Buddhist approaches to contemporary moral and ethical issues can be seen as maintaining traditional values. Buddhism generally asserts that consciousness begins at conception and the Buddha taught that the taking of conscious life causes suffering and so should be avoided (that is why it is one of the precepts). Therefore abortion is generally considered to be equivalent to infanticide. Similarly the Buddhist respect for life usually rules out euthanasia. The issue of whether the death penalty should be forbidden under Buddhism is highly debated. The sanctity of life is usually quoted, but many Buddhist countries still practice capital punishment (Thailand, for example). Buddhist teachings are usually disdainful towards sexuality and sensual enjoyment, with the third precept specifically condemning sexual misconduct. However, misconduct is not exactly defined. Therefore, modern issues such as homosexuality are not specifically dealt with in the scriptures. Some modern arguments claim that as long as sex is based on compassion and does not cause suffering, whether homosexual or extra-marital, the third precept is not broken.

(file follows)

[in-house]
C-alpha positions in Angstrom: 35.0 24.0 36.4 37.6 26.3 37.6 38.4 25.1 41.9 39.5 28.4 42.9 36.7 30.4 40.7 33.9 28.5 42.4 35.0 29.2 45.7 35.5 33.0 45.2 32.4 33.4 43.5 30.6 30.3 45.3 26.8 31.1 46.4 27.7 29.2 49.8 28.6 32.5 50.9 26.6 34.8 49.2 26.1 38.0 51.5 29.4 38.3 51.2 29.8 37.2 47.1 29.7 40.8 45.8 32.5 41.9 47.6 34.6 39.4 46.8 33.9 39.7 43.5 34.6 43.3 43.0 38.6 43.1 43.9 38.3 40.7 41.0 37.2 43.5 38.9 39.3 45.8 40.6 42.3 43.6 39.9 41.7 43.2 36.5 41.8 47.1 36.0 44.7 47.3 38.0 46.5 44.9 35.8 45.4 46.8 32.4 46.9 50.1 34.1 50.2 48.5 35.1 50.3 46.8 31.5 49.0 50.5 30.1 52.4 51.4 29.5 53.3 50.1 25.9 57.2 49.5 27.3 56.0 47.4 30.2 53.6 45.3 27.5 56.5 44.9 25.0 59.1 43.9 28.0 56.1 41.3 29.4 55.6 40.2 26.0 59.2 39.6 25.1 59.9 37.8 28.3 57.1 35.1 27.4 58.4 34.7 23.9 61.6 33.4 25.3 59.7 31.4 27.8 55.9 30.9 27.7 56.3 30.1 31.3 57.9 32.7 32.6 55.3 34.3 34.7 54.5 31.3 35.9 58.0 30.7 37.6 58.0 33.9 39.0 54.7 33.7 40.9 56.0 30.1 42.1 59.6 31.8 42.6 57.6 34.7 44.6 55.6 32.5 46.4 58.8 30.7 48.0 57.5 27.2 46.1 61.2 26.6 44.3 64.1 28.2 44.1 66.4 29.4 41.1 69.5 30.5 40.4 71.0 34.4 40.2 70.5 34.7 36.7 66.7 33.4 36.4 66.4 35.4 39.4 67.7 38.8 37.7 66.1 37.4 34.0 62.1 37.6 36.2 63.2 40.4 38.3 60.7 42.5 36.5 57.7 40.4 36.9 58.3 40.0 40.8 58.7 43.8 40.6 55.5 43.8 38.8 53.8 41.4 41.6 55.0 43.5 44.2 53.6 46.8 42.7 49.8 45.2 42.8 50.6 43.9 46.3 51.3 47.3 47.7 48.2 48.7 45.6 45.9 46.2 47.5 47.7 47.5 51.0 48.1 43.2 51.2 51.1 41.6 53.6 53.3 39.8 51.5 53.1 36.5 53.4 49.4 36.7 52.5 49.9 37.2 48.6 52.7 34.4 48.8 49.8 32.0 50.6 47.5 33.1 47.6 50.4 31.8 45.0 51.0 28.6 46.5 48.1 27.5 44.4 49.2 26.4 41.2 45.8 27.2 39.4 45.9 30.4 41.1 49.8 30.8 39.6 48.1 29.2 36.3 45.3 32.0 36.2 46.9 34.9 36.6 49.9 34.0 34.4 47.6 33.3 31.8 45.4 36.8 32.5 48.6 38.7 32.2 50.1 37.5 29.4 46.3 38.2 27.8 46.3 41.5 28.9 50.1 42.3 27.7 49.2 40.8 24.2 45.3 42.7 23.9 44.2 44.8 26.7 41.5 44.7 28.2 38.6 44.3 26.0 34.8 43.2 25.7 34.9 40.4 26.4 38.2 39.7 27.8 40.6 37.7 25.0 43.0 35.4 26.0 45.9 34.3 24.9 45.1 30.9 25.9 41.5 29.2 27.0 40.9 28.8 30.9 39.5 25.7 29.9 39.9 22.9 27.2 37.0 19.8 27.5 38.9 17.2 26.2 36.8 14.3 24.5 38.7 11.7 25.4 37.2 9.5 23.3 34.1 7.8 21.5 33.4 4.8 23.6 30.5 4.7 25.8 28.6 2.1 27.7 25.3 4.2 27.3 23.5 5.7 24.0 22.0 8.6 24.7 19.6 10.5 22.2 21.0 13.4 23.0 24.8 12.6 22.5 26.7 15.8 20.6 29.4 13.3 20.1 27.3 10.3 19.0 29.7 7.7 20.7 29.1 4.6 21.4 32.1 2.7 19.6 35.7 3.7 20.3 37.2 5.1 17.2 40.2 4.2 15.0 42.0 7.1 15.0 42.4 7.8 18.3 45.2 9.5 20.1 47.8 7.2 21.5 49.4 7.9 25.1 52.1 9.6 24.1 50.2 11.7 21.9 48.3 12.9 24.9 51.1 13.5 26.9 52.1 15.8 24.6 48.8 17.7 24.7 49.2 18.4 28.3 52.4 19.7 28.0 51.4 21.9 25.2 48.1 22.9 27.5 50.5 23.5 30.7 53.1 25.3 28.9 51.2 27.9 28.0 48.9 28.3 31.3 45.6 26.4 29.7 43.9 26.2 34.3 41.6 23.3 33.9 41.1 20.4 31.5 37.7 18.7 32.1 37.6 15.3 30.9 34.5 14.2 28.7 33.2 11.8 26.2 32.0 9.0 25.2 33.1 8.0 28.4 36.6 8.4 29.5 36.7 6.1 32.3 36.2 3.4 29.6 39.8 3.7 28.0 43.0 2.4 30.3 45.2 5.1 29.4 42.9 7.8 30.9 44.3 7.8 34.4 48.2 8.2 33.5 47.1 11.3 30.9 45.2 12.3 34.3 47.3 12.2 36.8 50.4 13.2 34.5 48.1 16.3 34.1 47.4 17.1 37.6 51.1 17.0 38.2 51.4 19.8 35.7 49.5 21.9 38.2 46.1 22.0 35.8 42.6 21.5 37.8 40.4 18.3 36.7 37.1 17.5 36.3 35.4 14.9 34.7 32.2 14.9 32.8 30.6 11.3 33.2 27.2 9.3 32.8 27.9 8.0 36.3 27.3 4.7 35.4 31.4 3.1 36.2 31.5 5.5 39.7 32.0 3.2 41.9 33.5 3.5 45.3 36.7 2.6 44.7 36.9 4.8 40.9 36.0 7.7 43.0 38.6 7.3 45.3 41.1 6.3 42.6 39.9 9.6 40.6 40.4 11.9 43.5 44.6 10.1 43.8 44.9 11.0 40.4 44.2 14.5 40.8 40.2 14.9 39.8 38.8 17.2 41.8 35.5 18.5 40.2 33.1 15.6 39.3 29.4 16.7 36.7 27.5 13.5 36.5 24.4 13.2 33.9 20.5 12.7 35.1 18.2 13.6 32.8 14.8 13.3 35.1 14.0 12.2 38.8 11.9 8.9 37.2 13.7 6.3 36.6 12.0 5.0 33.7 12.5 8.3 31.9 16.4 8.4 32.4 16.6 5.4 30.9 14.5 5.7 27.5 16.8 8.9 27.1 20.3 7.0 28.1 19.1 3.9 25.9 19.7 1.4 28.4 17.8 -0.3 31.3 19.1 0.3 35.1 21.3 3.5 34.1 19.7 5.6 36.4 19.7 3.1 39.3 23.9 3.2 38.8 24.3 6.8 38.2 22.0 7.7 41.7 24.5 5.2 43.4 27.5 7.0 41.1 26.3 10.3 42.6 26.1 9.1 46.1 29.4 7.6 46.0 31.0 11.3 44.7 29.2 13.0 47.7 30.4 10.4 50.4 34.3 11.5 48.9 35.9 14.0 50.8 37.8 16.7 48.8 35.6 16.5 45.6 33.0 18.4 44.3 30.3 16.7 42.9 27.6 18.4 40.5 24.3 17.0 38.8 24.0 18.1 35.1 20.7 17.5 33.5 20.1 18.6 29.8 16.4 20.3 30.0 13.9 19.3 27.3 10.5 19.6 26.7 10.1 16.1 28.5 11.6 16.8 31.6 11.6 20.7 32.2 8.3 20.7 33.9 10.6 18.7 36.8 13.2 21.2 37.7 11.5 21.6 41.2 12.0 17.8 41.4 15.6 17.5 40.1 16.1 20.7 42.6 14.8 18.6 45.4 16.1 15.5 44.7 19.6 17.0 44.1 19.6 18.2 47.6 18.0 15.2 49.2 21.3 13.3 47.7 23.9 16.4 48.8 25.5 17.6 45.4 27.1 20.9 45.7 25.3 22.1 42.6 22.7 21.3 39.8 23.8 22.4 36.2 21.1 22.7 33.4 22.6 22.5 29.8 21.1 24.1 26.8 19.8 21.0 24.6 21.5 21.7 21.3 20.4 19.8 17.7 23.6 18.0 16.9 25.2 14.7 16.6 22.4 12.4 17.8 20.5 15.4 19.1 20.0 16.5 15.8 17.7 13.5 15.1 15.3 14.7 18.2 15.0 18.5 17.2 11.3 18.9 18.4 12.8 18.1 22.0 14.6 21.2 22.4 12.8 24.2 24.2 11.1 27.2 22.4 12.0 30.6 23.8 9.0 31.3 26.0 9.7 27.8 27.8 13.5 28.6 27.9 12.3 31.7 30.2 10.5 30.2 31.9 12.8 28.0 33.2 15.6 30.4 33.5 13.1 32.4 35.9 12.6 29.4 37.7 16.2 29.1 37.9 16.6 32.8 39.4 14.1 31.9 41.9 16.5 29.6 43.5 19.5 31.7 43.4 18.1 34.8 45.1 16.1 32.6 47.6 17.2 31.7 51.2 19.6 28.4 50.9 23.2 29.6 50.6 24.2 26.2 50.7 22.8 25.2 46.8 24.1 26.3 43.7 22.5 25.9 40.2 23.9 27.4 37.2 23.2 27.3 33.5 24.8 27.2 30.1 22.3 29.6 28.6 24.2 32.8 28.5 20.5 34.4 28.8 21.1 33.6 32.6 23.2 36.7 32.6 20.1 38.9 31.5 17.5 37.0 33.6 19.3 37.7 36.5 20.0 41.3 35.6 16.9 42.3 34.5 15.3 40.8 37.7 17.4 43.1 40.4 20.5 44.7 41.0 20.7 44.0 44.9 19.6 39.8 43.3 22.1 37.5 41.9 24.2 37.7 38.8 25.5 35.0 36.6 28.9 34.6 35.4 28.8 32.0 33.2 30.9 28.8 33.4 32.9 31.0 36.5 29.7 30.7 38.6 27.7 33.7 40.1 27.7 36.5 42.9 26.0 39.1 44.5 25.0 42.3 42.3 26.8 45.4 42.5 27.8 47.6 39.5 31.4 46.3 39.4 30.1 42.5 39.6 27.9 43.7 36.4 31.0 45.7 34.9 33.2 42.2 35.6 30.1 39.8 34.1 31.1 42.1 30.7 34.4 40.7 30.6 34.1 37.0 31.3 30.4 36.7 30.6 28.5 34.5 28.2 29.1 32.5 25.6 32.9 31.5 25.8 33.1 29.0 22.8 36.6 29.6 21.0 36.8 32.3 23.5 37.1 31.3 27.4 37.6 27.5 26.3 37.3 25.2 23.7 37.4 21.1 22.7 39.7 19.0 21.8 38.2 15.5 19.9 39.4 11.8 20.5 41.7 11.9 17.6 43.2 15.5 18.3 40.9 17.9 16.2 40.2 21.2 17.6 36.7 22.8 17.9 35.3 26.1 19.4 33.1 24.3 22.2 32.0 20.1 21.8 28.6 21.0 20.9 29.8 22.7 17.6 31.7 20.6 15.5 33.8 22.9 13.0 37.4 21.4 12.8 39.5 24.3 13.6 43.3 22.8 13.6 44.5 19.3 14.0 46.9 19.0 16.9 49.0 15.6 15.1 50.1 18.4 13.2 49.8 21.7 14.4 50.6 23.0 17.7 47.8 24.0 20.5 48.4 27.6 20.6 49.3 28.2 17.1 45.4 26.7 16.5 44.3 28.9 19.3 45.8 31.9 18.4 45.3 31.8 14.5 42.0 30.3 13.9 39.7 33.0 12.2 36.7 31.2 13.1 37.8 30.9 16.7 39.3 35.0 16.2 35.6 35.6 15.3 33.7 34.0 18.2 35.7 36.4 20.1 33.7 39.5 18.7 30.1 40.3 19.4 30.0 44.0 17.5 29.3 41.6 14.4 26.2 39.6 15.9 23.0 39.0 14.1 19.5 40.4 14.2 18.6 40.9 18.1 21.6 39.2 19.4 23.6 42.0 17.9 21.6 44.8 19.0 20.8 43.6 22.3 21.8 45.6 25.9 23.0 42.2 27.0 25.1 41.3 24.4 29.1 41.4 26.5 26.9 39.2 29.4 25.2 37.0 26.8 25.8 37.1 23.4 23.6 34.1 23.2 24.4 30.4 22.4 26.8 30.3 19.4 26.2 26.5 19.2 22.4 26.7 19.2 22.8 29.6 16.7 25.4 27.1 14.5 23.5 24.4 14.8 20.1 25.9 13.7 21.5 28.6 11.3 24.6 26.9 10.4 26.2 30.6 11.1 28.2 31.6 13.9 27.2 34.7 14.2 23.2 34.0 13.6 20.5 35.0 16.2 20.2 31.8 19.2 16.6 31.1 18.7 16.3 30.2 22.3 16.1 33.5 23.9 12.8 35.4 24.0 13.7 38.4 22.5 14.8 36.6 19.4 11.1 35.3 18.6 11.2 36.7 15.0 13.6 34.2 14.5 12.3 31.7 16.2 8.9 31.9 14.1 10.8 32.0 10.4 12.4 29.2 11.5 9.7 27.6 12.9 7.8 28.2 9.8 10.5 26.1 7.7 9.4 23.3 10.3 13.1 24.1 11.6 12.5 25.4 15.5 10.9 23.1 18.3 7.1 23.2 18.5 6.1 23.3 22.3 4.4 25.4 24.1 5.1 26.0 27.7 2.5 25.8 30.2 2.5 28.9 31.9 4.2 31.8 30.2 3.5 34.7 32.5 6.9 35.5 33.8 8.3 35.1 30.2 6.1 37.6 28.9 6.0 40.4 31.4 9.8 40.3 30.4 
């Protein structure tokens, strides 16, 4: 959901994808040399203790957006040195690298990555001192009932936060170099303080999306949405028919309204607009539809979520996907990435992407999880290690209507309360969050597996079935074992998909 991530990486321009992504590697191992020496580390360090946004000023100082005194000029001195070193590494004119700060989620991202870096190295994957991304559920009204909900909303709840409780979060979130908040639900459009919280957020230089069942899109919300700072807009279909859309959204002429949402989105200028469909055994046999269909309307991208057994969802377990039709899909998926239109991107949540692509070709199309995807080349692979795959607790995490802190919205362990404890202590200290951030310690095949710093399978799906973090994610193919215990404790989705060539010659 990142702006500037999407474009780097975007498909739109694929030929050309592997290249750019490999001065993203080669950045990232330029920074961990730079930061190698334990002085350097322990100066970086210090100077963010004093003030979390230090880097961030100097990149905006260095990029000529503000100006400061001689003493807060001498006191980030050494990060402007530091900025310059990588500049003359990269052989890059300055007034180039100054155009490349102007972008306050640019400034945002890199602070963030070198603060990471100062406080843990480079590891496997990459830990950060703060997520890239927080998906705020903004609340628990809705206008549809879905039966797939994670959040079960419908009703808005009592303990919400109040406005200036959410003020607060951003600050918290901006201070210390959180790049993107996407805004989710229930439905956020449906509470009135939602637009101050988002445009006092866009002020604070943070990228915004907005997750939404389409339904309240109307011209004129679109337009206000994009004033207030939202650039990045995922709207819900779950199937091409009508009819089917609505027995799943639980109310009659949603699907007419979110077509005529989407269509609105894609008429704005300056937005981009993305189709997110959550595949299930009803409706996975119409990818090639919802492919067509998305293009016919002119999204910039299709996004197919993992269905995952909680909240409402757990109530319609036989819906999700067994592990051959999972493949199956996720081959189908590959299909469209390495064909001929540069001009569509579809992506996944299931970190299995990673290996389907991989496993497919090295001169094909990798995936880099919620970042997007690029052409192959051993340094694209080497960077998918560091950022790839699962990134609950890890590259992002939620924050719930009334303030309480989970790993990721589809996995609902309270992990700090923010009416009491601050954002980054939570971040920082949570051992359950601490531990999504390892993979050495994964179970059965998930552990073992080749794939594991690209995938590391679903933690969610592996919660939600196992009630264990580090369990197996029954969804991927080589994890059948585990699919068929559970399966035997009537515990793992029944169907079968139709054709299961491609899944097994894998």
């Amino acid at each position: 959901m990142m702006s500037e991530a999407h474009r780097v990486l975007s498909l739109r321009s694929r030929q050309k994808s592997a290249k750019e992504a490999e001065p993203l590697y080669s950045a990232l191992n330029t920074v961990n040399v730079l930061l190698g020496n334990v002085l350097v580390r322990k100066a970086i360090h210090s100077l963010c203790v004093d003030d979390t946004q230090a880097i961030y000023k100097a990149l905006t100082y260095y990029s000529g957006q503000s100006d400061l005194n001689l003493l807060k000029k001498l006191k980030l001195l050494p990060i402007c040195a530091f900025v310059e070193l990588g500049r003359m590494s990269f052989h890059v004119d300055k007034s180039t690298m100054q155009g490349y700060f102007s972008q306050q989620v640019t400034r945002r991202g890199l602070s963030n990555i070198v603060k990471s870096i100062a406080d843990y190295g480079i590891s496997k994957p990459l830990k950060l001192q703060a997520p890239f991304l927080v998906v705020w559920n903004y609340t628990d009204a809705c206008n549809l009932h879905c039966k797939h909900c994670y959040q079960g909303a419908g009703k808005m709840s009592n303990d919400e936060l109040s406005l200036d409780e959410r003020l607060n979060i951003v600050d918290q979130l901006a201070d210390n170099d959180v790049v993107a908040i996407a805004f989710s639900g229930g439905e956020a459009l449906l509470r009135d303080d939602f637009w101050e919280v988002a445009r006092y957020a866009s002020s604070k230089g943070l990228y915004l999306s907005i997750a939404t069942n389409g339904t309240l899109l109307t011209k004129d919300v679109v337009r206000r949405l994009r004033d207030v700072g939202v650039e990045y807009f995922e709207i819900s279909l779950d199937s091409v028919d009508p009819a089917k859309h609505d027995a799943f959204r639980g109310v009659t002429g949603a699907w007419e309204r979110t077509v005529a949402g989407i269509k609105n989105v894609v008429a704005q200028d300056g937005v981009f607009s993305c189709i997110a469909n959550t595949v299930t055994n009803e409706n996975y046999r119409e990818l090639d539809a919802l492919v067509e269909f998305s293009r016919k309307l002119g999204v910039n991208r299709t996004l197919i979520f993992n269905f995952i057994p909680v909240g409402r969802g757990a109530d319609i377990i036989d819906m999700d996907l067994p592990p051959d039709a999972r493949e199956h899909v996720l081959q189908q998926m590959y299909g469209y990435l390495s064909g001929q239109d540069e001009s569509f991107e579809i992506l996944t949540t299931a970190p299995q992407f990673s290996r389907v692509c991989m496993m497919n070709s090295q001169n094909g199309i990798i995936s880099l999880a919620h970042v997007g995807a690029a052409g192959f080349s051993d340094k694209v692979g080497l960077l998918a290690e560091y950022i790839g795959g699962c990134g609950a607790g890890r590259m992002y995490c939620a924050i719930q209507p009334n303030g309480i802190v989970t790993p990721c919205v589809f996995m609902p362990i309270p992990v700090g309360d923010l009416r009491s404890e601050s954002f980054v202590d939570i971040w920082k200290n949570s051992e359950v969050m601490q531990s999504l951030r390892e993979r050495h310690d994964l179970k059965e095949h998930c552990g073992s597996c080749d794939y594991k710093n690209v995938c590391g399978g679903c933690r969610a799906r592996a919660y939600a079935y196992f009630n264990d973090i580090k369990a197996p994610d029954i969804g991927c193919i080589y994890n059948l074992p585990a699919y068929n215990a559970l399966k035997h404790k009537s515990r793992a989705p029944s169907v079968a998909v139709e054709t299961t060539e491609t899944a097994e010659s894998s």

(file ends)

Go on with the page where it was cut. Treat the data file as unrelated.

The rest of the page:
Buddhist ethics include guidelines for good social relationships, although the practicalities of adopting these vary according to the different cultures in which Buddhism is based. The Sigalovada Sutta in the Pali Canon is an important text in this regard, and offers what has been described as the social vinaya for the laity. It offers advice on proper action towards six types of people so as to produce harmonious relationships. One should ‘minister’ to one’s parents, teachers, wife or husband, friends, servants, employees, monks and Brahmins in a variety of ways; for example, supporting one’s parents, respecting and paying due attention to one’s teachers, respecting one’s wife or husband and treating one’s employees fairly. This illustrates Buddhists’ strong social ethic and belief in human rights.